The hidden toll of a death on the tracks: A train driver speaks out

Picture: Kate Healy
Picture: Kate Healy

Train drivers and rail workers are speaking out about the massive emotional and psychological impact of witnessing a death on the tracks. 

It follows the death of a 66-year-old woman on Thursday, after being hit by a train at the Forest Street rail crossing in Wendouree.

The fatality occurred at 1.10pm, with the V/Line service from Ararat to Southern Cross coming to a stop a few hundred metres from where the woman was hit.

Ballarat Police Senior Sergeant Peter McCormick confirmed to The Courier on Friday the rail fatality was “still in the investigation stage”, with an inquest brief being prepared for the coroner. 

Speaking to The Courier on the condition of anonymity, Victorian train driver James (not his real name) said drivers are told when they enter the profession they will almost certainly experience a fatality or ‘near hit’.

Recounting the experience, he said hitting a person without being able to slow down or stop is “an initial shock followed by self-doubt”, resulting in a debilitating “left-over trauma”.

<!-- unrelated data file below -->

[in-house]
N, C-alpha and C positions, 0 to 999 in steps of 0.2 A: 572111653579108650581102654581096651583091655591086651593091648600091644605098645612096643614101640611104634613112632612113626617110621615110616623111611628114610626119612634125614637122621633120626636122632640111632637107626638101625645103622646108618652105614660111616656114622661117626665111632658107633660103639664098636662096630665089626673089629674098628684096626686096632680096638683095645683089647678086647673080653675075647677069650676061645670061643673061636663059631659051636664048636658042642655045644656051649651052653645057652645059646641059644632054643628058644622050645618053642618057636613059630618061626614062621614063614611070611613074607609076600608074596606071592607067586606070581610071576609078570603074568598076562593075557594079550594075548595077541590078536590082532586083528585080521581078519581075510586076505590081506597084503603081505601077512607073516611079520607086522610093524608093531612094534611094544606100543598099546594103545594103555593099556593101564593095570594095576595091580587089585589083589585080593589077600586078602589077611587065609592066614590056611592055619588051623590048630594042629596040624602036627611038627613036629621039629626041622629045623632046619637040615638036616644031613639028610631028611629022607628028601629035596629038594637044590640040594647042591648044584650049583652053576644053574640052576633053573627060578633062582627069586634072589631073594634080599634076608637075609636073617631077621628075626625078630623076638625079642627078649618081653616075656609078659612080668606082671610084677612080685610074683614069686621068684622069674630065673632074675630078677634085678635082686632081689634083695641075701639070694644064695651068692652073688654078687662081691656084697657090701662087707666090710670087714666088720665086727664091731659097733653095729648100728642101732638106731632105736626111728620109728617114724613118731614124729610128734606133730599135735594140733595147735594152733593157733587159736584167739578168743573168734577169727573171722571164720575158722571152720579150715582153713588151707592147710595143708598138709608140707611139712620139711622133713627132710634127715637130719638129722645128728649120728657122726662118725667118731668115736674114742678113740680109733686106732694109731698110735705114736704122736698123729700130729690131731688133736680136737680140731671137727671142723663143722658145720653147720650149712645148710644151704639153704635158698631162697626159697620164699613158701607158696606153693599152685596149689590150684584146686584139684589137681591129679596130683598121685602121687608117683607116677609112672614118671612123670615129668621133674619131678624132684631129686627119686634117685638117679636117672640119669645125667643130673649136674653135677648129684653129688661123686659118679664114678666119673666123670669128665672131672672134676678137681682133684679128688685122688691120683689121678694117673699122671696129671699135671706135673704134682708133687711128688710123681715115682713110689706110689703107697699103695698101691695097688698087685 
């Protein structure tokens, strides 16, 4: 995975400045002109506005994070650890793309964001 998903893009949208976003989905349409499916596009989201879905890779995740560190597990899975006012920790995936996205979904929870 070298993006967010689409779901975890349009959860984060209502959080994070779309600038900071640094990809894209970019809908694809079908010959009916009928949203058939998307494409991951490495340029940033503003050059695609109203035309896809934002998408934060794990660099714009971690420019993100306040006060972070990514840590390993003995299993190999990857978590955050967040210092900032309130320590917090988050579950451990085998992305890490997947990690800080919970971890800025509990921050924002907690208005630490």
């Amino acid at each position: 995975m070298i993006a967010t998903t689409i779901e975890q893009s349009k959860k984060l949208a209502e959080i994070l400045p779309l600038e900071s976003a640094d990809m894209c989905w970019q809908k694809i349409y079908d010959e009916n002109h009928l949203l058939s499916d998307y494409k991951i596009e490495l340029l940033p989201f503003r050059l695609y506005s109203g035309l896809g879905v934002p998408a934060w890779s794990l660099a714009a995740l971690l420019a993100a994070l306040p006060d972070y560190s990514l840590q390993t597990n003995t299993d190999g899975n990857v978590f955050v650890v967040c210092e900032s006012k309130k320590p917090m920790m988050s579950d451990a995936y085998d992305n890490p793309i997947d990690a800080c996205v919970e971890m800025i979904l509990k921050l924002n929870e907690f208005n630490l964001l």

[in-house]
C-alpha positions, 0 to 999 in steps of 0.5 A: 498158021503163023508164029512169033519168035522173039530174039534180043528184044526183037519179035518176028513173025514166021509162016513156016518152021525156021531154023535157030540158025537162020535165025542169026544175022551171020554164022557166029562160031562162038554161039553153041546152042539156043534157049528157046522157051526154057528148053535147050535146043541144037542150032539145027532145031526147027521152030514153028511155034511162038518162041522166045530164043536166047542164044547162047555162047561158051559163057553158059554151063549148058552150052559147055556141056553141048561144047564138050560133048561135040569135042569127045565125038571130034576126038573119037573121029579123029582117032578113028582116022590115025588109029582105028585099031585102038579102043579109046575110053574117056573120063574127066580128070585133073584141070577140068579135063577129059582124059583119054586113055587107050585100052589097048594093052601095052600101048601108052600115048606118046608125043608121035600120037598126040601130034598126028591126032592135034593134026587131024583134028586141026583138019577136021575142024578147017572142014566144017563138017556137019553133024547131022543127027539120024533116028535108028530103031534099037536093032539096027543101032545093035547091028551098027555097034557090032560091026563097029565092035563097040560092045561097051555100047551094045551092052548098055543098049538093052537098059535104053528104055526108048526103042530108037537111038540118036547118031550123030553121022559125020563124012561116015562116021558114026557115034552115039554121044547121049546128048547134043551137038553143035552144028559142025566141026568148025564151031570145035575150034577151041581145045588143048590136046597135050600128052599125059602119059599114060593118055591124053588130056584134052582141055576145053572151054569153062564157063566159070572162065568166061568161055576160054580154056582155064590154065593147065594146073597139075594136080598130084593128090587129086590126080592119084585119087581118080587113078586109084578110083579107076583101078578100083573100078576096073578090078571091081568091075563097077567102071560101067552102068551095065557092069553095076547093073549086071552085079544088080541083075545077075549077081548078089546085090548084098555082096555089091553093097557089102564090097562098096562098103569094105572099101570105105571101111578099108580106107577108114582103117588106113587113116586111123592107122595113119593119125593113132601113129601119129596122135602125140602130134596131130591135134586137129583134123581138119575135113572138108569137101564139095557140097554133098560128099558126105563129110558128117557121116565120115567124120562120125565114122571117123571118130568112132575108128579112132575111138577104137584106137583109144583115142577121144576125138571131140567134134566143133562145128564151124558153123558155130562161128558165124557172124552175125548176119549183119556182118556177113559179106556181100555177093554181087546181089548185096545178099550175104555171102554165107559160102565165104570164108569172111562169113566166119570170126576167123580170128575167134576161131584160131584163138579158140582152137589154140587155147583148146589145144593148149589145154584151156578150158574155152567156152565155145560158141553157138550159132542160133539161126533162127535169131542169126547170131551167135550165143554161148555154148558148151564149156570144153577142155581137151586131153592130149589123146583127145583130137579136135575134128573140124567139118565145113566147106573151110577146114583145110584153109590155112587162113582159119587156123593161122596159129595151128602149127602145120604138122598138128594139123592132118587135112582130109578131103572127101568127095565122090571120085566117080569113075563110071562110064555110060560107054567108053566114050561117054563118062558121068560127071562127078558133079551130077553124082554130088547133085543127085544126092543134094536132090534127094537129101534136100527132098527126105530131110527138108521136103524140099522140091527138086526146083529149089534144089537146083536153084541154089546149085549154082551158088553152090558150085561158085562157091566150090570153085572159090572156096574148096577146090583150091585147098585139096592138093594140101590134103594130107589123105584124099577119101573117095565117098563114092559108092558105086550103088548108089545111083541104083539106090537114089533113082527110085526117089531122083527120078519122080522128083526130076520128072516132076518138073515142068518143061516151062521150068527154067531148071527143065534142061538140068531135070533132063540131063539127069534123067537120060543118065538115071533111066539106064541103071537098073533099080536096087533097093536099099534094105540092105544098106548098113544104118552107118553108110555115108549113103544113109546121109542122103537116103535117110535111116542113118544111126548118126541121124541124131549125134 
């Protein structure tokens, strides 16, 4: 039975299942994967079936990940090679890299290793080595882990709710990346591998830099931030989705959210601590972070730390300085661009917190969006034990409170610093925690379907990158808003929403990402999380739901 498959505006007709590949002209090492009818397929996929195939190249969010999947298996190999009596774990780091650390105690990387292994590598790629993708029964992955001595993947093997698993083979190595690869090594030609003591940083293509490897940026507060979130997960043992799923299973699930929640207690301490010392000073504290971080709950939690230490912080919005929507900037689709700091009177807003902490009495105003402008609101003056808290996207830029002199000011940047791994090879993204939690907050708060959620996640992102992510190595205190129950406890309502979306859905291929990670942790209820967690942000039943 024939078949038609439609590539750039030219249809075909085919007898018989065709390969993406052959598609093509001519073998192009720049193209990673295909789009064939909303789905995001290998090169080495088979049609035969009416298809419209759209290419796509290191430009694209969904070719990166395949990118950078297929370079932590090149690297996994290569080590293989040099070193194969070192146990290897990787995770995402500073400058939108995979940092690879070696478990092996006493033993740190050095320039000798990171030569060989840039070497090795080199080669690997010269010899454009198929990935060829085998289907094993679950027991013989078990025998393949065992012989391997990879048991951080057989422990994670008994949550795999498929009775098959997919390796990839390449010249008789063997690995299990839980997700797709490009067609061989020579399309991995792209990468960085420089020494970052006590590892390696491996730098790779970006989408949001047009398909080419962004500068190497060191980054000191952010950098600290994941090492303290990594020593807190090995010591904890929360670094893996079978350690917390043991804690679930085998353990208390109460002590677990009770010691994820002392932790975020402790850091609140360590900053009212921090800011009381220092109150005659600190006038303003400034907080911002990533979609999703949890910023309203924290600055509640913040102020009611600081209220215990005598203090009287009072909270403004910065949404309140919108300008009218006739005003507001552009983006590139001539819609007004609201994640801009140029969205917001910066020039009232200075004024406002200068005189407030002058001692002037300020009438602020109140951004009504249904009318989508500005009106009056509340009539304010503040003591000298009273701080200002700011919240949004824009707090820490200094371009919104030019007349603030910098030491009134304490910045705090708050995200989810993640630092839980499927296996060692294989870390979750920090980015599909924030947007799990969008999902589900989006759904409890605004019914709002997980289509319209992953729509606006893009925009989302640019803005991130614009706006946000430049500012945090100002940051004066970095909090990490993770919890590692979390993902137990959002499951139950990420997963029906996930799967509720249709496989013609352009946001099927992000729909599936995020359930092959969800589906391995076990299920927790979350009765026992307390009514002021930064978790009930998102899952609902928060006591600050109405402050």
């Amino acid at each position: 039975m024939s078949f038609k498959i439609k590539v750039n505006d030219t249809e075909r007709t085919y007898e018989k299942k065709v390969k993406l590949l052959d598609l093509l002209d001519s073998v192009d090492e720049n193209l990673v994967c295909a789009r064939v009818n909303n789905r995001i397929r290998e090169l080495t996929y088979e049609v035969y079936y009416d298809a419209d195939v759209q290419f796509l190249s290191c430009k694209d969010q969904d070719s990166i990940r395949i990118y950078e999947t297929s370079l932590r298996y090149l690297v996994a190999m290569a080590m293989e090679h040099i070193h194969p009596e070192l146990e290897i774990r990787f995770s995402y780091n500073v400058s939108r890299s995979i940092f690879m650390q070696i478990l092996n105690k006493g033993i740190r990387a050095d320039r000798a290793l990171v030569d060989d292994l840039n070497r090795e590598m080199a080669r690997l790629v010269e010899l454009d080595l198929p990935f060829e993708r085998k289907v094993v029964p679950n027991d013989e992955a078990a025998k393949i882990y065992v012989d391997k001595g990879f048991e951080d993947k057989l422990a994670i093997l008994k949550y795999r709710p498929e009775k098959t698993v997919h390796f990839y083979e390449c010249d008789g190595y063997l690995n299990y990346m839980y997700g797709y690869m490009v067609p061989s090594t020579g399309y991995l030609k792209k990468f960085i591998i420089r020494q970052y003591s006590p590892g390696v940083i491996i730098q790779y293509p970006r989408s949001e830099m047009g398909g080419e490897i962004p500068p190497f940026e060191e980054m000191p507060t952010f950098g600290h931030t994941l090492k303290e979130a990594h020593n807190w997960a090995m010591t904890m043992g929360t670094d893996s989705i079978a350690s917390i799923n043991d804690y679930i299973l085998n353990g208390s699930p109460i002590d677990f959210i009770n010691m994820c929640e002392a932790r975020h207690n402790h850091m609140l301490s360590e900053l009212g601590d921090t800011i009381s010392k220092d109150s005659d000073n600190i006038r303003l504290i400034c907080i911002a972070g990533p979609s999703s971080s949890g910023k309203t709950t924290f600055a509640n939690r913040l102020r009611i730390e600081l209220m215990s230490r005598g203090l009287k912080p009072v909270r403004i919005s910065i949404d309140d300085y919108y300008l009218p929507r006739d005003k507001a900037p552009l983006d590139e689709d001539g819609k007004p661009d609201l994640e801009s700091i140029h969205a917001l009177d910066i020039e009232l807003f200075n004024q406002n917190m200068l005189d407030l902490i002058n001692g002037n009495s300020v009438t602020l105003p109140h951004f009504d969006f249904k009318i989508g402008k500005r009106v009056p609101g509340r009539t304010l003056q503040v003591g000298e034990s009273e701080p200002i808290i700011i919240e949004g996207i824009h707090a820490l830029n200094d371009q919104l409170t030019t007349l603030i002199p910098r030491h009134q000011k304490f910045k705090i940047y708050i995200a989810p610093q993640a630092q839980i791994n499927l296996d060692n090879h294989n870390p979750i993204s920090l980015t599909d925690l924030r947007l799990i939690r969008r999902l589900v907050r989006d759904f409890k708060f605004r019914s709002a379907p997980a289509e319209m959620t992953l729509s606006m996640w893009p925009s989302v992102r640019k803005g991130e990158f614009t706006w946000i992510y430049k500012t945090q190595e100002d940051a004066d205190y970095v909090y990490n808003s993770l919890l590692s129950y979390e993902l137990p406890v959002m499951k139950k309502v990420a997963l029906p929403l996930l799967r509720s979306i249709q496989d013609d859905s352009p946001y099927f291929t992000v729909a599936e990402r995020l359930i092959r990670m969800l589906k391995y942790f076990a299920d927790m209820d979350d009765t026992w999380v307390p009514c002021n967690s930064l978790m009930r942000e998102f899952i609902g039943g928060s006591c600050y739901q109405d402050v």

“[Every day] you get up and you're in survival mode. Your driving force might be the mortgage repayments or feeding the children ... you have to put one foot in front of the other and keep moving,” James said. 

“It’s just one of those things, because mathematically you’ll probably get one. You’re lucky if you don’t.”

The hardest thing ... Try driving a train over the same piece of track, day after day, where you've had the fatality.

Victorian train driver James

According to statistics from the Office of the National Rail Safety Regulator, in 2016-2017 there were 41 Victorian railway fatalities. Victoria accounted for 46.5 per cent of all rail deaths nationally in the 2016-2017 financial year. 

Rail, Tram and Bus Union Victorian secretary Luba Grigorovitch said “change needs to occur with the public” through an awareness campaign, because a fatality on the tracks causes a “ripple effect to multiple people”. 

“From the train driver, to the train controller who gets the call, the inspector who attends the scene over to the public who is the witness. And then many others that you might not even think about,” she said. 

“One of my rolling stock workers had to clean blood and guts off of a train, from underneath it. 

“It’s those workers that do keep the network running, who aren’t the driver, but are still very much impacted.”